Sakura-con has always been an agent of change since I started going 5 years ago. I never thought I’d be fired while attending one. Yet still, the call came just as I was sitting down to watch some anime music videos. Suffice to say, I was not in the mood to watch the pirates of “One Piece” dancing to “Ten thousand fists” anymore. I won’t divulge exactly who I worked for, that’s one professional courtesy I’ll afford them. However, it’s a job like many in the IT sector. Walking customers through the motions of this company’s essential doo-dad, and picking up the mess and making excuses for when your employers screw up. It was a larger company that came to Canada to take the benefit of our lower dollar. They promise employees the moon if they just work hard enough, then when the fourth quarter report comes up, out you go. And you. And you. And that guy who’s in the bathroom right now.
I don’t blame these companies at all for my situation. To call a corporation evil only blurs the truth about why people are in conflict with them. Corporations don’t turn into big scary organizations by being big scary organizations with boardrooms full of fat men smoking cigars and twirling their oily mustaches. No, they are so powerful *because* they are good. Their products are sound and homogeneous in quality. The system they provide opens doors for millions of people, doors that lead to families, friends, the stuff of life.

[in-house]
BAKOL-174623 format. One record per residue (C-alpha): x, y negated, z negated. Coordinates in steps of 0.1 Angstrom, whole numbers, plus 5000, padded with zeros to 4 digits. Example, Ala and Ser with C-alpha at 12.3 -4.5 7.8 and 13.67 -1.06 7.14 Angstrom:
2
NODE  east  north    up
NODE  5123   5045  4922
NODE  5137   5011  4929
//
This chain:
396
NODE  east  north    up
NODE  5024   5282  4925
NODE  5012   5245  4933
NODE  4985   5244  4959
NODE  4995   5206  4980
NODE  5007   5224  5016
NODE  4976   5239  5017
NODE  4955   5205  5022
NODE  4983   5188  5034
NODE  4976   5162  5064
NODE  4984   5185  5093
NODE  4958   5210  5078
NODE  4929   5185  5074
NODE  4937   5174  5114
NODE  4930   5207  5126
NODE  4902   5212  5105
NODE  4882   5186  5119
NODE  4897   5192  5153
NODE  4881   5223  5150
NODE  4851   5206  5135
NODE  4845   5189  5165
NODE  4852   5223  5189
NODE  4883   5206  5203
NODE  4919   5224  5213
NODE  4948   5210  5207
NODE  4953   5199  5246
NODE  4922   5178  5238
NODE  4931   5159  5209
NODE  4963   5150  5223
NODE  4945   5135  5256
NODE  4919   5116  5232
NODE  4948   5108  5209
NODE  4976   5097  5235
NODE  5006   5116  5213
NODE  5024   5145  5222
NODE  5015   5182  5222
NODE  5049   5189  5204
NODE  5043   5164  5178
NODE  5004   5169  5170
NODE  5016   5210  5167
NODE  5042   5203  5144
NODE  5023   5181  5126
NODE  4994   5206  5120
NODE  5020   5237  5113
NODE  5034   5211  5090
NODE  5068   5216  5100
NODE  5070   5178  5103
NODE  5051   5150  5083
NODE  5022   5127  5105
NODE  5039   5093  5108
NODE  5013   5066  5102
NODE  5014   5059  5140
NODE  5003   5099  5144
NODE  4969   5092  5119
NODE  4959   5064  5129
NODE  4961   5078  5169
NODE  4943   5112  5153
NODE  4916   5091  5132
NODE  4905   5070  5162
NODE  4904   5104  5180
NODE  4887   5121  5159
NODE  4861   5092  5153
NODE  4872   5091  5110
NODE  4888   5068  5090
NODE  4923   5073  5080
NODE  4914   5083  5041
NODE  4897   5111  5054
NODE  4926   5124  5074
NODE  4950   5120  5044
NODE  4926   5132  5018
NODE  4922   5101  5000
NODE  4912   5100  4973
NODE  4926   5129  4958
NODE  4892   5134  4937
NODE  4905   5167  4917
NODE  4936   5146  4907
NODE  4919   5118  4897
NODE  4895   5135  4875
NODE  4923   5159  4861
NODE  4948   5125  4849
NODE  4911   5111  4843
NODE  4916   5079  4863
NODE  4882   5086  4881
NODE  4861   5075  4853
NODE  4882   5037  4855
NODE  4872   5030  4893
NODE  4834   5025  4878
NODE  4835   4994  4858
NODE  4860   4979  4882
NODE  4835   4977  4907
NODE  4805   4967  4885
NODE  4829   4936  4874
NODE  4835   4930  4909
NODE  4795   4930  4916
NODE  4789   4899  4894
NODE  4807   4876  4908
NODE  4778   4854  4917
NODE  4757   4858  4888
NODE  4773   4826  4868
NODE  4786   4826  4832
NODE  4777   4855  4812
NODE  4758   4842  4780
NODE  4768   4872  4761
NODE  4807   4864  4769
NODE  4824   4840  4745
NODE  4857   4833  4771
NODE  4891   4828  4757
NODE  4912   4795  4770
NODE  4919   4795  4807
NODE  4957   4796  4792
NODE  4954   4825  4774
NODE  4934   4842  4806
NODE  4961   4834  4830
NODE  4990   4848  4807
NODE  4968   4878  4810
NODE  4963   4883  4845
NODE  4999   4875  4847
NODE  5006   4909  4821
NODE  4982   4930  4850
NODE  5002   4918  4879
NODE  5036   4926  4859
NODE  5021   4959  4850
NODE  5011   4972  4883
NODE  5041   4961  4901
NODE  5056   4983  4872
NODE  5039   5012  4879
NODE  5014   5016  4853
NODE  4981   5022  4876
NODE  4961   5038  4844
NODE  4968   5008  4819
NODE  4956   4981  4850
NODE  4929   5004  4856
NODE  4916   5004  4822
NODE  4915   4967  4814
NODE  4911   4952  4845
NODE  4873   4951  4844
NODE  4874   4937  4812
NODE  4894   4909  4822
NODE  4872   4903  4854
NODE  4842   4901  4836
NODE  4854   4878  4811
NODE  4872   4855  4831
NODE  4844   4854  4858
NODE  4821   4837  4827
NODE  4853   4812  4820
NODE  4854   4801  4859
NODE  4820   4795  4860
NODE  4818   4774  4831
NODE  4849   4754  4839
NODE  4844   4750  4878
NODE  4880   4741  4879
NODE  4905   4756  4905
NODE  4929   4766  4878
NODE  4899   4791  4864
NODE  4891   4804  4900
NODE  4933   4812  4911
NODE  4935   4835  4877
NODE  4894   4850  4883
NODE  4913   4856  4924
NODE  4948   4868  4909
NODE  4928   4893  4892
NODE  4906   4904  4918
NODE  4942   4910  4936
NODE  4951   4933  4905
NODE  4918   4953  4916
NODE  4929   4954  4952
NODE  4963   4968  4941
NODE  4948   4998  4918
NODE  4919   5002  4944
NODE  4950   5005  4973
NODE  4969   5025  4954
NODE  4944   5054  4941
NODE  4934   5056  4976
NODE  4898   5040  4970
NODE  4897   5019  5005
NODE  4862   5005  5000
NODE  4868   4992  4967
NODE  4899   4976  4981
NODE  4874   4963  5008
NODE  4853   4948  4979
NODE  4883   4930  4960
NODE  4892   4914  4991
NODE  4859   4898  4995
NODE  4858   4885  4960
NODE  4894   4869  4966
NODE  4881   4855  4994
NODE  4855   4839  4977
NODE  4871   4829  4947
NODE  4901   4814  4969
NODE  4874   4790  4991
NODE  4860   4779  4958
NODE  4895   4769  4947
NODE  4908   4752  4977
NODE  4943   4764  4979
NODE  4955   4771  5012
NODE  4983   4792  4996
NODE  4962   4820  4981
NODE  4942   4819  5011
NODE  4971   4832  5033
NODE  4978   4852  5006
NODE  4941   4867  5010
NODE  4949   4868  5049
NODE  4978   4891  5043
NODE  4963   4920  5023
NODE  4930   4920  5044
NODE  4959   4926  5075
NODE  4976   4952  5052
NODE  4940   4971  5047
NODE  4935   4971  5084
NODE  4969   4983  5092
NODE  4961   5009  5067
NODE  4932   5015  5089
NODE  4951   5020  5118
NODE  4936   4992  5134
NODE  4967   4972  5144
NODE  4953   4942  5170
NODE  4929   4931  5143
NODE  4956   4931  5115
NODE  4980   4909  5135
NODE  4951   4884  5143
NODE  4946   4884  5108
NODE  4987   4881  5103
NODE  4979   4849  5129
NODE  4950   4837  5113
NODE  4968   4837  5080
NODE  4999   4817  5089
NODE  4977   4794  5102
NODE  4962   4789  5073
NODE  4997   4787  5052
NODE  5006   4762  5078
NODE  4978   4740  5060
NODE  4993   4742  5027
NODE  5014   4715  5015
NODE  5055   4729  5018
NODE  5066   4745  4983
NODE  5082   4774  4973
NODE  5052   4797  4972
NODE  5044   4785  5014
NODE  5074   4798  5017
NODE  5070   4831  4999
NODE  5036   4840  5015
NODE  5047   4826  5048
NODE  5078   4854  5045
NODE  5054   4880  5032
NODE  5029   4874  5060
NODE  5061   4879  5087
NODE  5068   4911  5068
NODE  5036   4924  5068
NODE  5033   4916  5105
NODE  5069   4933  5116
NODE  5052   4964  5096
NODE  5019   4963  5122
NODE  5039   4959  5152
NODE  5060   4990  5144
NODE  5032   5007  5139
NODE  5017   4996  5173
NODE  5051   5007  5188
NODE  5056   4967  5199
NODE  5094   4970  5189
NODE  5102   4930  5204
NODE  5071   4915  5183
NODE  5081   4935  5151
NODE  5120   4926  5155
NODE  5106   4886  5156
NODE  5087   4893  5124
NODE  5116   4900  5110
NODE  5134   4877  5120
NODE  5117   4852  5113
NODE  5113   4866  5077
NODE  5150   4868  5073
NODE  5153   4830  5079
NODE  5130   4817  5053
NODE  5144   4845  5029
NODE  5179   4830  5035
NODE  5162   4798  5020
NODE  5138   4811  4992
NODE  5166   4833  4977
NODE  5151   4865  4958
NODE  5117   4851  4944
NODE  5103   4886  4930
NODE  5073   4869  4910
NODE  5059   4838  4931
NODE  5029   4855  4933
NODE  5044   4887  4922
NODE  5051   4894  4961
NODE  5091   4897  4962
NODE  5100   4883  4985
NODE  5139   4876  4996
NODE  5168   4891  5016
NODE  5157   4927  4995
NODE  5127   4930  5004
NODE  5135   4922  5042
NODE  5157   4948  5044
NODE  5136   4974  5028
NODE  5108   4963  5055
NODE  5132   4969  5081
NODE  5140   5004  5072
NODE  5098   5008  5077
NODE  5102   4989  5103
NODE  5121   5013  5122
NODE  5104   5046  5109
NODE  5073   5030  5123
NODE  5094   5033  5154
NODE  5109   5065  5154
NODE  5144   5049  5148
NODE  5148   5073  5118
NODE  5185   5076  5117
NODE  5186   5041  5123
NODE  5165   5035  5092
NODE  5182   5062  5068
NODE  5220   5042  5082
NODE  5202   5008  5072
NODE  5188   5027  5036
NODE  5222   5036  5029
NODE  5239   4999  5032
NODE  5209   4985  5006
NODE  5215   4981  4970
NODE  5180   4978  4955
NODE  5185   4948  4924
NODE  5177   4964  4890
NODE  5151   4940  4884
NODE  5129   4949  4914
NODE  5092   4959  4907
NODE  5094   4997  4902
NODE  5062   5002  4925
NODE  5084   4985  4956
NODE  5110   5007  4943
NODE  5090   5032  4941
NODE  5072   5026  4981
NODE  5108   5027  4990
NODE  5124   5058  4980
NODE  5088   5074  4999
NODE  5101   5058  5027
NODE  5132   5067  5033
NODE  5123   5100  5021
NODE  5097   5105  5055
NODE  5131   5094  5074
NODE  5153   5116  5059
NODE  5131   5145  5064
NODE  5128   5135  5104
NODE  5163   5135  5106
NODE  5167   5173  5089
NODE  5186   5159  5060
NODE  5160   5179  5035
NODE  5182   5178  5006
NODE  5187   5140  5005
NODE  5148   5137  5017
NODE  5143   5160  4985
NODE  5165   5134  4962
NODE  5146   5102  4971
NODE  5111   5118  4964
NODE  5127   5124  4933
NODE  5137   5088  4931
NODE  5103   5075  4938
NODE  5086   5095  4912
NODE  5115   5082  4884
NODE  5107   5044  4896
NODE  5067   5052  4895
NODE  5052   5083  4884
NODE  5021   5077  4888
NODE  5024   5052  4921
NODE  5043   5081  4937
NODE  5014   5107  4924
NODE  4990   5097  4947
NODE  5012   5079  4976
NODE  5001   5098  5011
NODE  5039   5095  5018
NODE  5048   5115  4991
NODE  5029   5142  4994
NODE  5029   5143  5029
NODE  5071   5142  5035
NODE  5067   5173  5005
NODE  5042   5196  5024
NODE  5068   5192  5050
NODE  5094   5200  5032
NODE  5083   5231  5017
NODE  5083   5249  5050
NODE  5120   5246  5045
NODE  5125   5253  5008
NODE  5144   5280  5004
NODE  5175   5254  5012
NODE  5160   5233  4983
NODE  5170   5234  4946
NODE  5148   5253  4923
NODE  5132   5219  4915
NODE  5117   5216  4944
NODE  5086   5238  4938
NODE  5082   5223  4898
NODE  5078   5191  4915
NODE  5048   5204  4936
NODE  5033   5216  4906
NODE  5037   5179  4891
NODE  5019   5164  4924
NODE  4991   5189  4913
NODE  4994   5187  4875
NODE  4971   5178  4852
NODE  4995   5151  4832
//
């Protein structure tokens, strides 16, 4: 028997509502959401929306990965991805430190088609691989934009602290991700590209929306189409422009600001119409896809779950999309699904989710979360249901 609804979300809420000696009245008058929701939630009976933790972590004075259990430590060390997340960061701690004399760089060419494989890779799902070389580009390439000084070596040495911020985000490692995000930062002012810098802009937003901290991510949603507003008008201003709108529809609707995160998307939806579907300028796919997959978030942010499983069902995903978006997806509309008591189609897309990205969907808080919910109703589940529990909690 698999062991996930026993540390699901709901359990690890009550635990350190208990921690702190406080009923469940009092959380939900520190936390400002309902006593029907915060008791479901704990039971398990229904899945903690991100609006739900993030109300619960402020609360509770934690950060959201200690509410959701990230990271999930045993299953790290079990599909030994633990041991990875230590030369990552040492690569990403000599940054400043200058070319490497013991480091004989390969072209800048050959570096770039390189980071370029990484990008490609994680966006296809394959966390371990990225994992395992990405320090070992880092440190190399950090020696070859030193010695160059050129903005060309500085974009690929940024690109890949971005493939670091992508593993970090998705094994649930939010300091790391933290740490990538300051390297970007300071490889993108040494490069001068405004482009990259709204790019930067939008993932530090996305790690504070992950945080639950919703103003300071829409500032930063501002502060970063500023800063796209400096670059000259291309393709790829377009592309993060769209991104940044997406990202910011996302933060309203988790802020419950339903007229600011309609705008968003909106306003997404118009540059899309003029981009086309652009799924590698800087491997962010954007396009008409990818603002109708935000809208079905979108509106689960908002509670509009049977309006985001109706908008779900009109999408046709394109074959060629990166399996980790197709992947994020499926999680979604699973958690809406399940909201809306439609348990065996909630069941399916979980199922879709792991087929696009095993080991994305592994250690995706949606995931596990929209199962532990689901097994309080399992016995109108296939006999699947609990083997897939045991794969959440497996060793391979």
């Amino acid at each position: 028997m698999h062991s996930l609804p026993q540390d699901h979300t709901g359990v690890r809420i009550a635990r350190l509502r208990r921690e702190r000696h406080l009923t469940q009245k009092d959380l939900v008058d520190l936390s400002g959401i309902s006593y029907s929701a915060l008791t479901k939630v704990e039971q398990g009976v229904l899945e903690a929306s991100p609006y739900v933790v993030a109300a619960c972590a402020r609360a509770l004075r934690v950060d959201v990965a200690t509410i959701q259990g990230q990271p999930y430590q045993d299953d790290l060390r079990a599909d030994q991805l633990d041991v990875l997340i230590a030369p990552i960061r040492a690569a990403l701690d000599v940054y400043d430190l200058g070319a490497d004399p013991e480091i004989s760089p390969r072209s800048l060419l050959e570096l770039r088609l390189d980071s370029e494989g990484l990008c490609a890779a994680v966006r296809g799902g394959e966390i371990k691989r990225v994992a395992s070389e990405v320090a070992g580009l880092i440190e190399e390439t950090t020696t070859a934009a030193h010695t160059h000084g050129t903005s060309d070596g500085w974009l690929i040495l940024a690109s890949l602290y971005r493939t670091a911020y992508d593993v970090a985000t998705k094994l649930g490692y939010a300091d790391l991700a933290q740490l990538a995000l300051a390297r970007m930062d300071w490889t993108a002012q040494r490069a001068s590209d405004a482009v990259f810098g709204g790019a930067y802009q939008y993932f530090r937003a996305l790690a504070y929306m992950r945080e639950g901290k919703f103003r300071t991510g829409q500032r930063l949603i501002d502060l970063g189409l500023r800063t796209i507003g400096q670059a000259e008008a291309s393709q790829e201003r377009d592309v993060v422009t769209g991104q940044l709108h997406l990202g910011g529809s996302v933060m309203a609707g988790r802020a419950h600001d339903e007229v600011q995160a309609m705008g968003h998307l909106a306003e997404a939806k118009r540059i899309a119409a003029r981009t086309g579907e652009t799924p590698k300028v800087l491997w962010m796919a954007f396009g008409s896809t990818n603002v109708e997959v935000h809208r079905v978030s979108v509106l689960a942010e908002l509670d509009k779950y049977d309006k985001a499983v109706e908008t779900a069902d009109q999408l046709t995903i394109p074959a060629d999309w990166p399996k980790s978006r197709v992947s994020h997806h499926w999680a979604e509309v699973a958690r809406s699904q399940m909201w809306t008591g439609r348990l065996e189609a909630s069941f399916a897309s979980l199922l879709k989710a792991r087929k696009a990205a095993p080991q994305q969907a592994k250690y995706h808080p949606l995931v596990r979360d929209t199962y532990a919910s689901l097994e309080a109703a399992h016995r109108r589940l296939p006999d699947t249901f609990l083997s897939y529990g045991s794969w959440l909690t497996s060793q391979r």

My problem in working for these companies is that I have been working in jobs that have been deskilled to the point that I am utterly replaceable, no matter what I bring to the job. The next step is going to require a different approach, but here are a few tips for folks out there who may want to avoid being canned over the phone like some cheesy highschool romance.
-If the company goes out of its way to tell you how great they are, rather than emphasizing the professionalism of your position, you may trouble.
-Watch out if the company is vague at any point on the criteria of your job. Ask questions diligently!
-If your company is hiring say, 100 people a month, it may be disguising a high turnover rate, which brings us to…
-High turnover rate! If at any point you hear about people leaving, keep your ears open for the details. It may be a premonition for your own situation.
-A company policy of apathy for the customer is definitely a warning sign. If your company screws up and leaves you to deal with the angry customers left behind, it’s a sure sign of your disposability.
It’s a harsh world in the private sector, where that last-minute term-paper laziness can translate into lost revenues and ruined lives. It was a mixed blessing that I was let go on my day off. True, I could have been at a funeral, or driving at the time of the news, for all they cared. Fortunately, I had my girlfriend by my side, all my friends, and a hotel room with a fully stocked bar.